While "belly dance" conjures orientalist images of sensual dancers with bared bellies, many of the traditions we view as authentic (i.e. veil dances) came from Westerners and 1920s-1950s Golden Age Hollywood movie. Our earliest memories of exotic women actually sprin gfrom 18th century orientalist paintings by French/British travelers illustrating what they believed represented Middle Eastern society, some of those idealized images came from men who never visited the countries they portrayed. As a child, I viewed 'Dance of the 7 Veils' the most authentic dance possible As an adult, I realized Oscar Wilde's 19th century play Salome accompanied by Aubrey Beardsley's illustrations actually created the veil dance which Rita Hayworth's 1953 film, Salome, solidified Yet, the idea of sensual women showing their bellies remains ingrained in our minds thanks to Hollywood, fantasized renditions and social imagination.
After spending 18 years familiarizing myself with American bellydance and 8 years working on my PhD surrounding representations of the Turkish and Anglo-African in Western Literature, I wanted to break down what represents bellydance today.
So, how did 'bellydance' start?
Clearly, every single Middle Eastern country has its own local dance from the debke to Zaar trance dancing. However, it became generalized and introduced to mainstream America in the late nineteenth century through the Chicago World's Fair. Future American Congressman Sol Bloom encountered Algerian dancers at the 1889 Paris exposition. Recognizing a money making venture due to the variety of acts (dancers, gymnasts, and "glass-eaters"), he booked them for the 1893 Chicago World's Fair which focused on countries representing Columbus' global explorations including Turkey, Egypt and Syria.
Although the fair featured dancers from differing Middle Eastern cultures, Sol Bloom's Algerian Village received more attention when the public learned that French soldiers visiting Algeria described the local dance as "danse du ventre," which translated loosely to "belly dance," including an article by the Princeton Union which decried the "abomination known as belly dance."In his autobiography, he admits the attention spread like wildfire which sparked imitators in "amusement parks all over the country" as witnessed through the numerous Little Egypts emerging throughout the country and Edison's decision to film one of them, Fatima, in 1896 under the "Little Egypt"/"Coochee Coochee Dance" title.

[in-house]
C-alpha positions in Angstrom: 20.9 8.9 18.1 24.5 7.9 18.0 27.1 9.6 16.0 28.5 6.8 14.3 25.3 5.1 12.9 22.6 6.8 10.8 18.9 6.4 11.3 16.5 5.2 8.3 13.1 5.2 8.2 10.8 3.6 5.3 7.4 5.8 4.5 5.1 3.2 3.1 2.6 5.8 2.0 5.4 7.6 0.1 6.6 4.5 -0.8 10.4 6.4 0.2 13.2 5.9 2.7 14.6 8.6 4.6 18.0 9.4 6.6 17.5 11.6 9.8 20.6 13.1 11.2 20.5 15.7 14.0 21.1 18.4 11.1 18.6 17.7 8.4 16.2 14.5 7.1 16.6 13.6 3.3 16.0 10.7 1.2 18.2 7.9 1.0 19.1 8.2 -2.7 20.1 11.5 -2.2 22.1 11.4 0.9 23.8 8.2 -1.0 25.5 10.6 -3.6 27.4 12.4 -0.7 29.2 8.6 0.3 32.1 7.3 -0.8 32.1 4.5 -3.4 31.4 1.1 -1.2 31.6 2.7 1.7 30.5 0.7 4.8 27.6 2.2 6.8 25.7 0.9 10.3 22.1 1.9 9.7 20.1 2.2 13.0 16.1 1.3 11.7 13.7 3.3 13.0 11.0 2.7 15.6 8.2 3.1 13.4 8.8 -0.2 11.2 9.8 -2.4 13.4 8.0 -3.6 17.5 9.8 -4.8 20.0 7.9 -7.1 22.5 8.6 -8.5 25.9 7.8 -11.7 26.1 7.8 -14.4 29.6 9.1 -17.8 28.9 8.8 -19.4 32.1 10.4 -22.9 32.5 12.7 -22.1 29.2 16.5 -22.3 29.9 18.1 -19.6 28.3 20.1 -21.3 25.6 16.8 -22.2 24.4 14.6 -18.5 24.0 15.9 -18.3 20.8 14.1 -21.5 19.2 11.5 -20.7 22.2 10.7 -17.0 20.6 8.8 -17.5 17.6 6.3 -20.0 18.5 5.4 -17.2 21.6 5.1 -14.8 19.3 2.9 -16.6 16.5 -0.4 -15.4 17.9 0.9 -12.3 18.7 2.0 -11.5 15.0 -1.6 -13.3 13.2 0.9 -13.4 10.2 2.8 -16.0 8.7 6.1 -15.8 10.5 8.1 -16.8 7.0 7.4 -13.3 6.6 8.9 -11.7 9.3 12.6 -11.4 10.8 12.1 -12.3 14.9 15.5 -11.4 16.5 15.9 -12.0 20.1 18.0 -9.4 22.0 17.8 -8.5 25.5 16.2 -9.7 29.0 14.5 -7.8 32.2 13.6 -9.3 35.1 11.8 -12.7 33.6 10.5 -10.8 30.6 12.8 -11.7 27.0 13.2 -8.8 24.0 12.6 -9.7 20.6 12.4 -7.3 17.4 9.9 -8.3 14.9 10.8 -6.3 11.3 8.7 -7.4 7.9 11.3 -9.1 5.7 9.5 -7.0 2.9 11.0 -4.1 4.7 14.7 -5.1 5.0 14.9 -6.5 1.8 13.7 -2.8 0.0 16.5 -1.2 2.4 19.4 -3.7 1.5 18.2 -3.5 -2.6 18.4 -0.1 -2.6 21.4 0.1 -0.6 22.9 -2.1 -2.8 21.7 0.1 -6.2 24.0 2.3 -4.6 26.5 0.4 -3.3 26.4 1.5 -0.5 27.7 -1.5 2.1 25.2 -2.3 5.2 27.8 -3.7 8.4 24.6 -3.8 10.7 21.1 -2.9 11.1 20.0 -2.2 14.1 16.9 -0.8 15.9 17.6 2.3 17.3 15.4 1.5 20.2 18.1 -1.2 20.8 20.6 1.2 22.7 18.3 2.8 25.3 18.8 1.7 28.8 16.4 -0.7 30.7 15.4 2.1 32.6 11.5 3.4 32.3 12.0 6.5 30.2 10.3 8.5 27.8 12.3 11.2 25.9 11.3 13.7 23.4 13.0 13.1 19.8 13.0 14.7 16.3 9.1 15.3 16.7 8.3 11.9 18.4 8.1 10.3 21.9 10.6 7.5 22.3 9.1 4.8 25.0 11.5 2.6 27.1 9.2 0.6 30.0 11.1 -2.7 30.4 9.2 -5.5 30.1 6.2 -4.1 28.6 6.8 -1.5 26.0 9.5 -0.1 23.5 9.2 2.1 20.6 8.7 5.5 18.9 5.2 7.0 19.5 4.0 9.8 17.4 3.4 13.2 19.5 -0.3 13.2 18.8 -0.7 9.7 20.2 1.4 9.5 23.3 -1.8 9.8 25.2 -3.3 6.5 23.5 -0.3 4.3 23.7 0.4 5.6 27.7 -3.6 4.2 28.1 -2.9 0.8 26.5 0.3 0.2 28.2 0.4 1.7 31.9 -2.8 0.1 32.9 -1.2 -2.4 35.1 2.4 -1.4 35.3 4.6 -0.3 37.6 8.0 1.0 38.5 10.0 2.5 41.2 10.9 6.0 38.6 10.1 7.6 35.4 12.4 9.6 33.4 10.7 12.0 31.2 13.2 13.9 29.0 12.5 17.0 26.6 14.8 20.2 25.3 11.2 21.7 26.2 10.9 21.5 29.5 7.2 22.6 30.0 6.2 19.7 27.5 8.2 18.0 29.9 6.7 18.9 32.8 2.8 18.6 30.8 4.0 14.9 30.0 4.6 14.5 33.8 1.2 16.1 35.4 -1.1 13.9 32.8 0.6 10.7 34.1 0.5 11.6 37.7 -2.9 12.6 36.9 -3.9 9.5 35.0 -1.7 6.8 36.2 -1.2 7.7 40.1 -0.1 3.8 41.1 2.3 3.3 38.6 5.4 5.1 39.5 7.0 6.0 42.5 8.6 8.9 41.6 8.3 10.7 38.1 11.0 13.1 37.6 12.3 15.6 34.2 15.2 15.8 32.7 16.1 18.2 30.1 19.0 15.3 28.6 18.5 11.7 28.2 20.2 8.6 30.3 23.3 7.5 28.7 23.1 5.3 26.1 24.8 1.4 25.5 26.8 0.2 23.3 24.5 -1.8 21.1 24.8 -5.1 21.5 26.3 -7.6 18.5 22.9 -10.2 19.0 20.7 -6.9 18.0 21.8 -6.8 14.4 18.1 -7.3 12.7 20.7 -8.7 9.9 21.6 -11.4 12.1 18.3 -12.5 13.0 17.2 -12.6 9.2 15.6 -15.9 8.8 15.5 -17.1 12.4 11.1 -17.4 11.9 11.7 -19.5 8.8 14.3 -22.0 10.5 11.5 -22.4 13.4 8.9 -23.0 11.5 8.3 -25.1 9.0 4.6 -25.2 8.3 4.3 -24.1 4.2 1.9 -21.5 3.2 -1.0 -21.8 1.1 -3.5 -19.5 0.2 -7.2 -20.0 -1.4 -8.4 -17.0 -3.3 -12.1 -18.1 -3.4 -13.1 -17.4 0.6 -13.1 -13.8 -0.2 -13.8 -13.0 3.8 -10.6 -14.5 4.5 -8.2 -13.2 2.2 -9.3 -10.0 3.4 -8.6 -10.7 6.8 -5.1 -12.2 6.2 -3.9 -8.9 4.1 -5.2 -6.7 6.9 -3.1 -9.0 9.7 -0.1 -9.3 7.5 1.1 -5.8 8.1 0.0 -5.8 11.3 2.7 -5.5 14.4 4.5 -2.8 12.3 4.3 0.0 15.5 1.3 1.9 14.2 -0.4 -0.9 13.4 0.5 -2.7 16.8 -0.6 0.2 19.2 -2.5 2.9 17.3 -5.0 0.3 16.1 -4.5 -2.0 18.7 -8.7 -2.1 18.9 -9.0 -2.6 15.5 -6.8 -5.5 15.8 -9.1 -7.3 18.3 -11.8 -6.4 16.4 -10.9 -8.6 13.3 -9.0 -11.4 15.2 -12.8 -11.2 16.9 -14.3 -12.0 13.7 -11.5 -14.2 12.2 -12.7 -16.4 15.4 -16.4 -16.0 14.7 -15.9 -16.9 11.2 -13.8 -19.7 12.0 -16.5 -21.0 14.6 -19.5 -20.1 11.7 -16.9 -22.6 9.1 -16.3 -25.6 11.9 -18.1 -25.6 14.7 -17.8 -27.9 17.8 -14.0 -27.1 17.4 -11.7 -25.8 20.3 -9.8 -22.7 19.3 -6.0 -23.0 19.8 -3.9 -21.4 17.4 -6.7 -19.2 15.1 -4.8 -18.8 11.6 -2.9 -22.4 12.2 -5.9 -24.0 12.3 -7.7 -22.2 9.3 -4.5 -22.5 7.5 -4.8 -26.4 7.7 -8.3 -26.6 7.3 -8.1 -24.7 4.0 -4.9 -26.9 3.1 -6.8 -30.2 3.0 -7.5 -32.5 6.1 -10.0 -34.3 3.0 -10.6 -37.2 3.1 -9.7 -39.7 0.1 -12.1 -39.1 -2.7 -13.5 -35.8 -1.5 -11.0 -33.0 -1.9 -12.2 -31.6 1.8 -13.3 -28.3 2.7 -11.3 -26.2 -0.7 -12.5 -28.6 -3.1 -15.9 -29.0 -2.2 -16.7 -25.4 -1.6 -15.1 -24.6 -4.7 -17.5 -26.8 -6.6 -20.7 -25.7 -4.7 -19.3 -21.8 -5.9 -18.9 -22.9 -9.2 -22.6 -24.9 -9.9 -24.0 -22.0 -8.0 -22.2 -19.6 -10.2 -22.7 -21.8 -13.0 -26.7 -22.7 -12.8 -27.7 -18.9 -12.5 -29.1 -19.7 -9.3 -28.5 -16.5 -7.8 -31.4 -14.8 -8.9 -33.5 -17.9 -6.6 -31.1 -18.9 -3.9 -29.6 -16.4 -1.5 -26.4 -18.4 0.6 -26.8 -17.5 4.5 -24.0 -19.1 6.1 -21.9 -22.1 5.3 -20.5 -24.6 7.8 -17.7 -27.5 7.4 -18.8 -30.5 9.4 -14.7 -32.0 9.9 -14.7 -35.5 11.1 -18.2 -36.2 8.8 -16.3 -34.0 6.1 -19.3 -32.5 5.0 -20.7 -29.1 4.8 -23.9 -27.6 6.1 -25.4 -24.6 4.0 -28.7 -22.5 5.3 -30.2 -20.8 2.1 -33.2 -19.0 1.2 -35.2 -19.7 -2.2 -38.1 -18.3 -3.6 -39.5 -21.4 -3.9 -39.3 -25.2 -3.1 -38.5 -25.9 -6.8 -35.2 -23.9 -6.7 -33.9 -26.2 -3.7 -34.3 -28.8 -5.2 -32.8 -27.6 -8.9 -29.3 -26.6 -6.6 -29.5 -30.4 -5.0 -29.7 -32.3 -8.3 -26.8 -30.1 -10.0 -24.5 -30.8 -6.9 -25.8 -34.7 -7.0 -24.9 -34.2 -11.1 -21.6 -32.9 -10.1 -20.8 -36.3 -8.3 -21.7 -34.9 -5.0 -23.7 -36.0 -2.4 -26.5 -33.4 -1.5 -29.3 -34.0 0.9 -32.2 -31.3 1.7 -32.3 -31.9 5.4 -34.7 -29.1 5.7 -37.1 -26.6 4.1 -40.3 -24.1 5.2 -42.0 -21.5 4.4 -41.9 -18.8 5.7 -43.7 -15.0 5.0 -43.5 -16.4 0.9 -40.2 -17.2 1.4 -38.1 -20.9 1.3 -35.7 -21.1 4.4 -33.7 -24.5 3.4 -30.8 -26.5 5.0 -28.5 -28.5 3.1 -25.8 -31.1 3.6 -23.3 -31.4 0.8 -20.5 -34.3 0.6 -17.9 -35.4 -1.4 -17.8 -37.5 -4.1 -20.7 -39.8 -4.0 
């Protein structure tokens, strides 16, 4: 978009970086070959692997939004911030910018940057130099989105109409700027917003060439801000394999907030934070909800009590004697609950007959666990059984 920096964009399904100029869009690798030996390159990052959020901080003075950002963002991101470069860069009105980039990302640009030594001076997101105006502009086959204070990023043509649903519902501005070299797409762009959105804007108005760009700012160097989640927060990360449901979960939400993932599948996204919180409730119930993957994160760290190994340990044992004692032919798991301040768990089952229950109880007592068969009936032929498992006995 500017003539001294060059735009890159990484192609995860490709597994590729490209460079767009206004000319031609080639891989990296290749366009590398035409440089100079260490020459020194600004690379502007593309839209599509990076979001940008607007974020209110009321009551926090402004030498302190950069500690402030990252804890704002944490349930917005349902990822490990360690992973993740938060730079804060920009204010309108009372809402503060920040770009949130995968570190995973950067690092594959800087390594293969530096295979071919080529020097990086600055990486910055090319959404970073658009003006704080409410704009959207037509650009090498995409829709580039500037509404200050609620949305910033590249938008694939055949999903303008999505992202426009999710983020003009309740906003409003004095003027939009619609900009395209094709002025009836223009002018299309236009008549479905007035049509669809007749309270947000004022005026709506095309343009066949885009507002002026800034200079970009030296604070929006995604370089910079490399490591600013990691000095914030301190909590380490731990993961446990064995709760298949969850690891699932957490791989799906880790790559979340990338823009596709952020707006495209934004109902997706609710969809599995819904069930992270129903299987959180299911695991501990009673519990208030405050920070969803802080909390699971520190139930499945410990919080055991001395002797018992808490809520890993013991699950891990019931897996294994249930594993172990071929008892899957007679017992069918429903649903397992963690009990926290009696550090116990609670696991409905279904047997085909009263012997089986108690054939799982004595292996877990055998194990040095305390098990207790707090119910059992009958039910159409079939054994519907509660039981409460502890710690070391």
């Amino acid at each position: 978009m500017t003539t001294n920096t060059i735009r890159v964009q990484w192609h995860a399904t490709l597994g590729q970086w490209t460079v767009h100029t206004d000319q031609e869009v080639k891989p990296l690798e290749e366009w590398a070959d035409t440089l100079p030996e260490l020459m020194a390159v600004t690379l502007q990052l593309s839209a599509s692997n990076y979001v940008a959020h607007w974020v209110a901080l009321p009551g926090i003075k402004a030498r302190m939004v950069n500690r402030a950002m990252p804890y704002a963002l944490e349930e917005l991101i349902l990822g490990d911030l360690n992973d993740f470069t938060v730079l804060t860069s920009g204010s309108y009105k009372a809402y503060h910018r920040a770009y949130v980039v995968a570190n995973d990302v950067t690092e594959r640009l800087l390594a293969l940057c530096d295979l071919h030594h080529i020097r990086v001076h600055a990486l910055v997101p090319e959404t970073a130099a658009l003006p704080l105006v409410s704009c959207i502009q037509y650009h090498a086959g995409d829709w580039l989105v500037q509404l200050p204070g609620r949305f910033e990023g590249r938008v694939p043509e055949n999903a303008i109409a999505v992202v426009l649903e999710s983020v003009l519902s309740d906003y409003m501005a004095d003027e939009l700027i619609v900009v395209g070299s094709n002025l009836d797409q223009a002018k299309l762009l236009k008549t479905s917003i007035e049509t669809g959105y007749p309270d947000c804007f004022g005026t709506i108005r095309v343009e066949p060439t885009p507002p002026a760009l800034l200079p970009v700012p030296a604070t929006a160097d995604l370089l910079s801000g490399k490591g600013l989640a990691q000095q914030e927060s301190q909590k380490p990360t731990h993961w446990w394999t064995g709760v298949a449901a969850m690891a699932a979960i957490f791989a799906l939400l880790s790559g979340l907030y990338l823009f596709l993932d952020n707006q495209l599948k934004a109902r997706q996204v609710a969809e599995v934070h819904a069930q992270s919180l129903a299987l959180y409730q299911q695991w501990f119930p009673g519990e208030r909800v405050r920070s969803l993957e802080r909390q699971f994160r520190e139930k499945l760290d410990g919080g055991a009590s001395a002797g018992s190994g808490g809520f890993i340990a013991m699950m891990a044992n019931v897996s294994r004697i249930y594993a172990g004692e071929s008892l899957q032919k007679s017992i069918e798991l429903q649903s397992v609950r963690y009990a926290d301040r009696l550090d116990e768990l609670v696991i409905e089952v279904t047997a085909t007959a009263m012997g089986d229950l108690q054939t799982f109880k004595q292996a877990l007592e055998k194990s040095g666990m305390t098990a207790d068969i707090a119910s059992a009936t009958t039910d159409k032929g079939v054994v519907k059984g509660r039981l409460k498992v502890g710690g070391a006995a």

Note: Despite reports of the dancers baring their bellies, this image of Salina, one of the Algerian Village dancers, shows that the dancers did not. However, they were uncorseted (unlike 19th century American women) and wore lose single-layer clothing (unlike the numerous layers attached to female fashion in Victorian society). So, admittedly, while dancing audience members could probably easily see the movements of the dancers. However, dancers from the Egyptian Village wore vests atop chemises, giving the illusion of bared chest and belly, yet those areas did not receive the same censure as Sol’s dancers.
However, the "belly dance" craze not only brought Middle Eastern dancers to the forefront, but western dancers using Middle Eastern names who appeared to the fantasy (if not the actuality in costuming). For example, Catherine Devine, dancing as Ashea Wabe\Little Egypt, wore a body stocking and cropped top with raised skirt giving the illusion of the contemporary costume with bared belly and skirt with splits.
So, what is bellydance today?
American bellydance is an amalgamation of different middle eastern dances – floor dance routines pull from Turkey, neck slides and 'snake arms' pull from India, and line dances/shimmies/hip circles pull from Israel, Egypt and and North Africa. Veil dances and wings are purely American constructs not traditional to any Middle Eastern culture. Other props used such as fans or poi balls pull from other cultures. American bellydance proves even more American by pulling from ballet and American modern dance for arm postures and floor movements (i.e. grape vines).
Because American bellydance pulls from so many Middle Eastern dancers and now increasingly pulls from Asiatic cultures with fan dances and polynesian culture, many are considering shifting the name to transnational dance, Raqs Sharqi or MENAT to recognize the cultures it pulls from without using the overtly sexualized term of "belly dance."
So the next time you take a bellydance class, remember, you don't have to 'show your belly.' Although contemporary styles incorporate it did not belong to the clothing style of the Algerian dancers initially brought to the US over 100 years ago. So, take a belly dance class and realize you're pulling from an amalgamation of multiple rich cultures and enjoy the fun!